himself as well as he conveniently could, until the scene was over,
and then he would plant himself at the door, to arrest Ambulinia from
the hands of the insolent Elfonzo, and thus make for himself a more
prosperous field of immortality than ever was decreed by Omnipotence,
or ever pencil drew or artist imagined. Accordingly he made
himself sentinel, immediately after the performance of the evening–
retained his position apparently in defiance of all the world; he waited,
he gazed at every lady, his whole frame trembled; here he stood,
until everything like human shape had disappeared from the institution,
and he had done nothing; he had failed to accomplish that which he
so eagerly sought for. Poor, unfortunate creature! he had not
the eyes of an Argus, or he might have seen his Juno and Elfonzo,
assisted by his friend Sigma, make their escape from the window,
and, with the rapidity of a race-horse, hurry through the blast of
the storm to the residence of her father, without being recognized.
He did not tarry long, but assured Ambulinia the endless chain
of their existence was more closely connected than ever, since he
had seen the virtuous, innocent, imploring, and the constant
Amelia murdered by the jealous-hearted Farcillo, the accursed of
The following is the tragical scene, which is only introduced
to show the subject-matter that enabled Elfonzo to come to such
a determinate resolution that nothing of the kind should ever
dispossess him of his true character, should he be so fortunate
as to succeed in his present undertaking.
Amelia was the wife of Farcillo, and a virtuous woman; Gracia,
a young lady, was her particular friend and confidant. Farcillo grew
jealous of Amelia, murders her, finds out that he was deceived,
AND STABS HIMSELF. Amelia appears alone, talking to herself.
A. Hail, ye solitary ruins of antiquity, ye sacred tombs and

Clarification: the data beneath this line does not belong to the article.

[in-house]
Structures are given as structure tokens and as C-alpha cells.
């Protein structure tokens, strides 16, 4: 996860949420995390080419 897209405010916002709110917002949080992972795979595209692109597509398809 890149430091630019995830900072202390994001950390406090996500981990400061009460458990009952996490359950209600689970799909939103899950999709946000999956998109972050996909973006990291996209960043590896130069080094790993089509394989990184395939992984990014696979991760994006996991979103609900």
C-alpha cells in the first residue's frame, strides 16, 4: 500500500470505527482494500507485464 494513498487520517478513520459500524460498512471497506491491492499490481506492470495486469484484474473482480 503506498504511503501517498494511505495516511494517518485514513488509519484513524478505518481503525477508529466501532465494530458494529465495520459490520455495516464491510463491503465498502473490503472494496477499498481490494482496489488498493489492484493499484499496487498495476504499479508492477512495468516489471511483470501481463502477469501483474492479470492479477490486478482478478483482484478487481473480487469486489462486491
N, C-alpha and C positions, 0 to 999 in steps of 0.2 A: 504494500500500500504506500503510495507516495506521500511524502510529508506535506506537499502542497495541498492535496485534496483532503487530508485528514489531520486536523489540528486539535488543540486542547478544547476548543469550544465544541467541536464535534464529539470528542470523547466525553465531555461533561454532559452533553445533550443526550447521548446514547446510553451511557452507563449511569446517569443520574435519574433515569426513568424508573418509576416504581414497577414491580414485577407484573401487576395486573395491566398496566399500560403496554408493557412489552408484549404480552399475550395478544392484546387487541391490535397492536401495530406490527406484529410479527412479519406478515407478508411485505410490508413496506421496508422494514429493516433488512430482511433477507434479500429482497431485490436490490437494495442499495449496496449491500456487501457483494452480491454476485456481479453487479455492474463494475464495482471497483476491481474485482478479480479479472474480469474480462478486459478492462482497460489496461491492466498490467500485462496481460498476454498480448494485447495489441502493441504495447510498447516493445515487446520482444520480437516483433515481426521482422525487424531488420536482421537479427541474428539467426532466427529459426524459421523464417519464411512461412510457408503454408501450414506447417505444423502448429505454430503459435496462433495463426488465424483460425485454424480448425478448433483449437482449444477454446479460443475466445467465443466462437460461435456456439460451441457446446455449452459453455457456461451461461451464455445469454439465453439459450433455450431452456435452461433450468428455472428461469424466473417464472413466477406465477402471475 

silent walks! it is your aid I invoke; it is to you, my soul,
wrapt in deep mediating, pours forth its prayer. Here I wander upon
the stage of mortality, since the world hath turned against me.
Those whom I believed to be my friends, alas! are now my enemies,
planting thorns in all my paths, poisoning all my pleasures,
and turning the past to pain. What a lingering catalogue of sighs
and tears lies just before me, crowding my aching bosom with
the fleeting dream of humanity, which must shortly terminate.
And to what purpose will all this bustle of life, these agitations
and emotions of the heart have conduced, if it leave behind it
nothing of utility, if it leave no traces of improvement? Can it
be that I am deceived in my conclusions? No, I see that I have
nothing to hope for, but everything for fear, which tends to drive
me from the walks of time.
Oh! in this dead night, if loud winds arise,
To lash the surge and bluster in the skies,
May the west its furious rage display,
Toss me with storms in the watery way.
G. Oh, Amelia, is it you, the object of grief, the daughter of opulence,
of wisdom and philosophy, that thus complaineth? It cannot be you
are the child of misfortune, speaking of the monuments of former ages,
which were allotted not for the reflection of the distressed,
but for the fearless and bold.
A. Not the child of poverty, Gracia, or the heir of glory and peace,
but of fate. Remember, I have wealth more than wit can number; I have
had power more than kings could emcompass; yet the world seems a desert;
all nature appears an afflictive spectacle of warring passions.
This blind fatality, that capriciously sports with the rules
and lives of mortals, tells me that the mountains will never again
send forth the water of their springs to my thirst. Oh, that I
might be freed and set at liberty from wretchedness! But I fear,
I fear this will never be.
G. Why, Amelia, this untimely grief? What has caused the sorrows
that bespeak better and happier days, to those lavish out such
heaps of misery? You are aware that your instructive lessons
embellish the mind with holy truths, by wedding its attention
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